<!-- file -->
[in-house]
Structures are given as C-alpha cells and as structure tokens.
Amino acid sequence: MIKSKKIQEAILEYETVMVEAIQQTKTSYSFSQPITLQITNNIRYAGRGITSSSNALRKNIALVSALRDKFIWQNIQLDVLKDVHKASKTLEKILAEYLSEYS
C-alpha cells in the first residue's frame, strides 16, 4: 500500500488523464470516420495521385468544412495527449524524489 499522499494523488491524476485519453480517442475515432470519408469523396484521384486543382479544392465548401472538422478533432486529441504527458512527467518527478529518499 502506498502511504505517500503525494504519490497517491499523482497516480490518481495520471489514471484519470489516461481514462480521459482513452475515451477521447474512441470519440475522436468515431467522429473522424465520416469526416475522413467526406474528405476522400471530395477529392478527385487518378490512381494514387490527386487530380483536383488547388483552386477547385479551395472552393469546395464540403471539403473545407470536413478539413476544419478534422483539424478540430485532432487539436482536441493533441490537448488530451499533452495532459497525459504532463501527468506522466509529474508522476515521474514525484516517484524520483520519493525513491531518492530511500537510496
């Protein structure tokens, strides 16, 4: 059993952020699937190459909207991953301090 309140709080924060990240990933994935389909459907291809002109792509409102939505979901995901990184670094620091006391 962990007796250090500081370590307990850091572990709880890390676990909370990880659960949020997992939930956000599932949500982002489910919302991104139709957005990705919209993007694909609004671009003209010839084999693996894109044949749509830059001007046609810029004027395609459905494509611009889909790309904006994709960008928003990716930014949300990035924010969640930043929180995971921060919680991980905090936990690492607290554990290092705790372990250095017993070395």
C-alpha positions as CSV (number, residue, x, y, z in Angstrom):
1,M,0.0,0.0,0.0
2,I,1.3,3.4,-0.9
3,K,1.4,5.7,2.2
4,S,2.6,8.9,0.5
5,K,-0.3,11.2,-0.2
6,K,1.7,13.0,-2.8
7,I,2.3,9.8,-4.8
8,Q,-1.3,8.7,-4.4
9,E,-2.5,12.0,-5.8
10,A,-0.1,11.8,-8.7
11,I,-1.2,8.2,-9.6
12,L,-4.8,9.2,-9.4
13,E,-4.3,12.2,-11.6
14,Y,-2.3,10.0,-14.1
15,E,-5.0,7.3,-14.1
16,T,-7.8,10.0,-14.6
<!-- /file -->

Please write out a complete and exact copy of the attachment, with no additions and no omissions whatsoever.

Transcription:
[in-house]
Structures are given as C-alpha cells and as structure tokens.
Amino acid sequence: MIKSKKIQEAILEYETVMVEAIQQTKTSYSFSQPITLQITNNIRYAGRGITSSSNALRKNIALVSALRDKFIWQNIQLDVLKDVHKASKTLEKILAEYLSEYS
C-alpha cells in the first residue's frame, strides 16, 4: 500500500488523464470516420495521385468544412495527449524524489 499522499494523488491524476485519453480517442475515432470519408469523396484521384486543382479544392465548401472538422478533432486529441504527458512527467518527478529518499 502506498502511504505517500503525494504519490497517491499523482497516480490518481495520471489514471484519470489516461481514462480521459482513452475515451477521447474512441470519440475522436468515431467522429473522424465520416469526416475522413467526406474528405476522400471530395477529392478527385487518378490512381494514387490527386487530380483536383488547388483552386477547385479551395472552393469546395464540403471539403473545407470536413478539413476544419478534422483539424478540430485532432487539436482536441493533441490537448488530451499533452495532459497525459504532463501527468506522466509529474508522476515521474514525484516517484524520483520519493525513491531518492530511500537510496
């Protein structure tokens, strides 16, 4: 059993952020699937190459909207991953301090 309140709080924060990240990933994935389909459907291809002109792509409102939505979901995901990184670094620091006391 962990007796250090500081370590307990850091572990709880890390676990909370990880659960949020997992939930956000599932949500982002489910919302991104139709957005990705919209993007694909609004671009003209010839084999693996894109044949749509830059001007046609810029004027395609459905494509611009889909790309904006994709960008928003990716930014949300990035924010969640930043929180995971921060919680991980905090936990690492607290554990290092705790372990250095017993070395």
C-alpha positions as CSV (number, residue, x, y, z in Angstrom):
1,M,0.0,0.0,0.0
2,I,1.3,3.4,-0.9
3,K,1.4,5.7,2.2
4,S,2.6,8.9,0.5
5,K,-0.3,11.2,-0.2
6,K,1.7,13.0,-2.8
7,I,2.3,9.8,-4.8
8,Q,-1.3,8.7,-4.4
9,E,-2.5,12.0,-5.8
10,A,-0.1,11.8,-8.7
11,I,-1.2,8.2,-9.6
12,L,-4.8,9.2,-9.4
13,E,-4.3,12.2,-11.6
14,Y,-2.3,10.0,-14.1
15,E,-5.0,7.3,-14.1
16,T,-7.8,10.0,-14.6